Back to that ...

    17.dxc6 (17.Rg1 better) 17. ... b5?!!

    This doesn't quite work, but black must be commended for his fighting spirit.

    17. ... Bxc6 18.Qc2! e4 19.Bb2 wins for white too.

    18.cxb5 ?!

    18.Qxb5 was much better.

    I'm sure by now the game took a big strain on both players. They are after all, human.

    The idea of 18.Qxb5 is that Bxf3 19.exf3 Qxf3 can be met cleanly by 20.Qd5!, saving the rook and removing the deadly queen from f3.

    We now return to 18.cxb5?! .

    After 18. ... Bxf3 19.exf3, black missed a nice simple way to complicate.

    Black To Move

    Final Post In A Few
  7. 29 Mar '10 23:36

    Black's last chance was 19. ... Qxf3! 20.Rg1 Be7!!

    All of a sudden, white is faced with some nasty threads, due to his uncastled kign and weak kingside.

    White reduces the damages with 21.Ra2! (Best) Bh4+ 22.Rg3 Bxg3+ 23.hxg3 Qxg3+ 24.Rf2! (keeping his king away from the d file) 0-0 25.Qd1

    The computer says white is better. Black isn't totally busted either though. He as a rook and pawn versus two bishops, and their isn't a clear cut win for white yet.
    Their is still a lot of play left.

    Instead of 19. ... Qxf3, black erred and played 19. ... e4?

    White consolidated quite nicely for the next sequence of moves.


    exf3 21.Rf2!

    White has a big edge now. These are all of the moves that Watson gave, and I don't even know who won in the end. I assume white did. I just got a great thrill playing through/discovering all the tactics in this game. I hope this can be instructional or at least enjoyable to other players too.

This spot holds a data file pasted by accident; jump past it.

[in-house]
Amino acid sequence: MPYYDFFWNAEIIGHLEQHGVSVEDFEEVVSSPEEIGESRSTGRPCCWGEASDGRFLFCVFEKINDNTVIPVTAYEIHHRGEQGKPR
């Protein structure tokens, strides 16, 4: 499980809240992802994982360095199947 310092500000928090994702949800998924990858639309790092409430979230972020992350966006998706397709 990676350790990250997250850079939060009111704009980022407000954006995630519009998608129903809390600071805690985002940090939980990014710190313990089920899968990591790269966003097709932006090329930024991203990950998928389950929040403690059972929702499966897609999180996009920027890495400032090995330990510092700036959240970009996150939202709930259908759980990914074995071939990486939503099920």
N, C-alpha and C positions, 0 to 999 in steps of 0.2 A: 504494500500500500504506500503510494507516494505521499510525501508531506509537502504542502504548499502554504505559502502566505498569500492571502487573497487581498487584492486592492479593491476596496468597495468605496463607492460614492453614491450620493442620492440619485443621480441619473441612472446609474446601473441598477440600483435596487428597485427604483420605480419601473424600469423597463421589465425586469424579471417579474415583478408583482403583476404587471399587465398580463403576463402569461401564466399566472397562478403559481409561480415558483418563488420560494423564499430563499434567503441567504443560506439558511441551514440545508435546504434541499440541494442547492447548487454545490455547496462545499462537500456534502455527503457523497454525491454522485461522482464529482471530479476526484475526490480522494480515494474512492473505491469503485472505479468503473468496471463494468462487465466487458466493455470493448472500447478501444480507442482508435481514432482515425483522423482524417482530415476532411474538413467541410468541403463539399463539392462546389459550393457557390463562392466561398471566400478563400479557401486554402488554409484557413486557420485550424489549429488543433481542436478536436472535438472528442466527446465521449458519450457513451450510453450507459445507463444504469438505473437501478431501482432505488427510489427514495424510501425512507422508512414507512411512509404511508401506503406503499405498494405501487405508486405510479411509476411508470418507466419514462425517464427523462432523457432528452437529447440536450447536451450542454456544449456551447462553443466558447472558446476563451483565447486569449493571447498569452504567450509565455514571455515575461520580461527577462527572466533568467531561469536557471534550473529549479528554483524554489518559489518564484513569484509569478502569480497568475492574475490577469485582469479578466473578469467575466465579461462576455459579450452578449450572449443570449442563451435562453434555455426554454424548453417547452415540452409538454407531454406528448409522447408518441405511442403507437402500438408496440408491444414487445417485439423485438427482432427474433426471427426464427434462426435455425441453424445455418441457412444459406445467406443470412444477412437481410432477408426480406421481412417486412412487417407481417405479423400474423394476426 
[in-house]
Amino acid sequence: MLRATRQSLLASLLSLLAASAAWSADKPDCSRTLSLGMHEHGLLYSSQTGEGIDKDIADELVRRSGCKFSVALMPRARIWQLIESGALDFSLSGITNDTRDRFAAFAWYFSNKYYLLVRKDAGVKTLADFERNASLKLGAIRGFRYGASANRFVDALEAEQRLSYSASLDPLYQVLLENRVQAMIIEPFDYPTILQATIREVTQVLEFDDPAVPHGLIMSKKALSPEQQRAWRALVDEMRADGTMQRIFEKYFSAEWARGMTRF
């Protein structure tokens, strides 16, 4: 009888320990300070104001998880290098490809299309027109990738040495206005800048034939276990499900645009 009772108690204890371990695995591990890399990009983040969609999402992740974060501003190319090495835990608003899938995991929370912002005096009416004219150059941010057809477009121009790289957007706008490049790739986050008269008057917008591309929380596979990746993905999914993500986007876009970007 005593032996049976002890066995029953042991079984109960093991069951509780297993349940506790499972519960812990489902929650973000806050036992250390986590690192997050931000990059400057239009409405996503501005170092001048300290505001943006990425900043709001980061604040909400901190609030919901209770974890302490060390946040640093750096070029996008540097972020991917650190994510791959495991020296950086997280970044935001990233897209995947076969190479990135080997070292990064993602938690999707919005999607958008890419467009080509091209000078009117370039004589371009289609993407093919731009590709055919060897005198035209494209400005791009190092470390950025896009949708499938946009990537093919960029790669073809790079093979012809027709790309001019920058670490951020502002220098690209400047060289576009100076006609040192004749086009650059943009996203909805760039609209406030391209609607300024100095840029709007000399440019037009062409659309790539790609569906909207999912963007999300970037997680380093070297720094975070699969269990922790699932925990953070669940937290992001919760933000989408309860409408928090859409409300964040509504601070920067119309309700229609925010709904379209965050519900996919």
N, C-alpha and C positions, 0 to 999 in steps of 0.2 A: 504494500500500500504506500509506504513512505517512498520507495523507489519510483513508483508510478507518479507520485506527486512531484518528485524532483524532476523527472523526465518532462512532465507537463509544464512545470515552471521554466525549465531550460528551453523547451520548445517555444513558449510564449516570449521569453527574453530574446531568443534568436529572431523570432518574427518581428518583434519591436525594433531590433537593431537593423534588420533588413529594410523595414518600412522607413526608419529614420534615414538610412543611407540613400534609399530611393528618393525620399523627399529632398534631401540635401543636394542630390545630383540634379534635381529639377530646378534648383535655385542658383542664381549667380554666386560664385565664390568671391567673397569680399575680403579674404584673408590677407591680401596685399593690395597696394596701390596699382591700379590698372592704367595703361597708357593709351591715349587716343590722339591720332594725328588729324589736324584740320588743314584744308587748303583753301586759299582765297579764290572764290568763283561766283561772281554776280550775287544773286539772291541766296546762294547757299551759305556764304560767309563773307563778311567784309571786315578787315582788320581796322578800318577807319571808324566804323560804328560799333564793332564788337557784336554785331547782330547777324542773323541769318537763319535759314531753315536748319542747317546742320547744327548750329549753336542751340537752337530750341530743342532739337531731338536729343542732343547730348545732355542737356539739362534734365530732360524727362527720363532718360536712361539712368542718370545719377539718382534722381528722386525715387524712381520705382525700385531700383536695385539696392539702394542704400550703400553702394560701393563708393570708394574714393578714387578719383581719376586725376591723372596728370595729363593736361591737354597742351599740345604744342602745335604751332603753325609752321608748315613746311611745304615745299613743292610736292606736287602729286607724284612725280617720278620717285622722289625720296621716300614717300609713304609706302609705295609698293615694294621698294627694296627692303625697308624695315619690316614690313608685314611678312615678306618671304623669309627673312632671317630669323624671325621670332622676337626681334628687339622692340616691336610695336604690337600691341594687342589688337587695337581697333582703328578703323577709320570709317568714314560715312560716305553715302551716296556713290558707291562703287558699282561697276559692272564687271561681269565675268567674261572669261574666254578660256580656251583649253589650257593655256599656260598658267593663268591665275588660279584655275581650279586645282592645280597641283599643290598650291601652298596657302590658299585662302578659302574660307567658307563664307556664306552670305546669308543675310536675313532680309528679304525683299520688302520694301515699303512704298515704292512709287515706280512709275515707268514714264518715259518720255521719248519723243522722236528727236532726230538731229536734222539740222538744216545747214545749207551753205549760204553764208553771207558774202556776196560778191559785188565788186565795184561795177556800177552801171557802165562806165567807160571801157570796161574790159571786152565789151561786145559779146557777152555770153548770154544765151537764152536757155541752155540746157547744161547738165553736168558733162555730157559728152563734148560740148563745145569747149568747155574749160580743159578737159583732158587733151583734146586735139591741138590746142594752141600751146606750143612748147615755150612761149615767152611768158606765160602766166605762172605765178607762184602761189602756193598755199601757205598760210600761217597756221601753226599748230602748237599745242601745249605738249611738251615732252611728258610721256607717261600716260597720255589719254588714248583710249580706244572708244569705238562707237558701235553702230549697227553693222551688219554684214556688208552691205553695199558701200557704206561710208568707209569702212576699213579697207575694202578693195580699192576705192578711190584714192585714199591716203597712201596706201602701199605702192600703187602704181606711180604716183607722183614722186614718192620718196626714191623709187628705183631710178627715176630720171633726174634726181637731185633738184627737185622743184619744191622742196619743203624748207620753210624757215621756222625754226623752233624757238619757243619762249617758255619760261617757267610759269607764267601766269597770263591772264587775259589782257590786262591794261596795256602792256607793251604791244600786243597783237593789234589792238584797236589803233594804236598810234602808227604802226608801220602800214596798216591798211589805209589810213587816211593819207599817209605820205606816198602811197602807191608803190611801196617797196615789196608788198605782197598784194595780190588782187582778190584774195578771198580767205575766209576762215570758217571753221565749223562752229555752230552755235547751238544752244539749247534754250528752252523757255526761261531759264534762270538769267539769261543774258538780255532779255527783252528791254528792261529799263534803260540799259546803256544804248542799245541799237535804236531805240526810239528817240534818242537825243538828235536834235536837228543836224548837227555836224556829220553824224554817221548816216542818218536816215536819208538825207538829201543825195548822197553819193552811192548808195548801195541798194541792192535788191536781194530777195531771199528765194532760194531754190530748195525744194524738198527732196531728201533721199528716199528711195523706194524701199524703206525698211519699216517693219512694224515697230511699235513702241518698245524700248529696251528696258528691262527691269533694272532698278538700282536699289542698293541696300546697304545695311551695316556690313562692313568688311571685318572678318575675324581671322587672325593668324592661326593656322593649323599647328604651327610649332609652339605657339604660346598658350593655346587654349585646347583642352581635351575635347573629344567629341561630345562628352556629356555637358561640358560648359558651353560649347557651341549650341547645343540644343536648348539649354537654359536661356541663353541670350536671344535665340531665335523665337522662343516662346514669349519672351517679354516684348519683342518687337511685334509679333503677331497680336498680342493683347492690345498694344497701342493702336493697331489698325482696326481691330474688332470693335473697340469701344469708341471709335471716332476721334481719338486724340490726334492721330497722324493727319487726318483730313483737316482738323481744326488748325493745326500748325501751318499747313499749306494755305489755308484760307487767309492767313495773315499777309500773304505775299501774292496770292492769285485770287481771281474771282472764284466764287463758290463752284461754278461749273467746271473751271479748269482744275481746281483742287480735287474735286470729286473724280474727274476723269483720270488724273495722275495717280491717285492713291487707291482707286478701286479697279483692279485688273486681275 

Thanks for reading
  8. 30 Mar '10 00:07
    Thanks for this. Good job explaining all the tactics and showing why some of the logical alternative moves wouldn't work. I enjoyed reading through it all.
  9. 30 Mar '10 02:01
    White did win in the end.
  10. Standard member Exuma
    30 Mar '10 03:31
    Rec'd Thanks for doing a lot of work!
  11. Standard member black beetle
    Black Beastie
    30 Mar '10 08:24
    Thank you for this excellent work my friend!
  12. 30 Mar '10 09:29
    thanks a lot!!
  13. 30 Mar '10 09:33
    Originally posted by paulbuchmanfromfics
    First, I'll give my usual backstory. I was just thumbing through one of my middlegame books (Secrets Of Modern Chess Strategy by Watson), and I came across a marvelous game fragment. I will include the game with some of my thoughts and some computer analysis as well.

    Groningen 1997

    1.Nf3 Nf6 2.c4 e6 3.Nc3 Bb4

    [f ...[text shortened]... this when white plays 3.e4!.


    Im not Sicilian player, but that looks like a very Maroczy Bind like position!
  14. Standard member orion25
    Art is hard
    30 Mar '10 10:01
    Absolutely brilliant game and analysis, thanks for sharing!
  15. 30 Mar '10 12:25
    Originally posted by Tiwaking
    Im not Sicilian player, but that looks like a very Maroczy Bind like position!
    Take away blacks c-pawn and whites d-pawn, that is a real marcozy bind. The presence of those pawns changes the position significantly.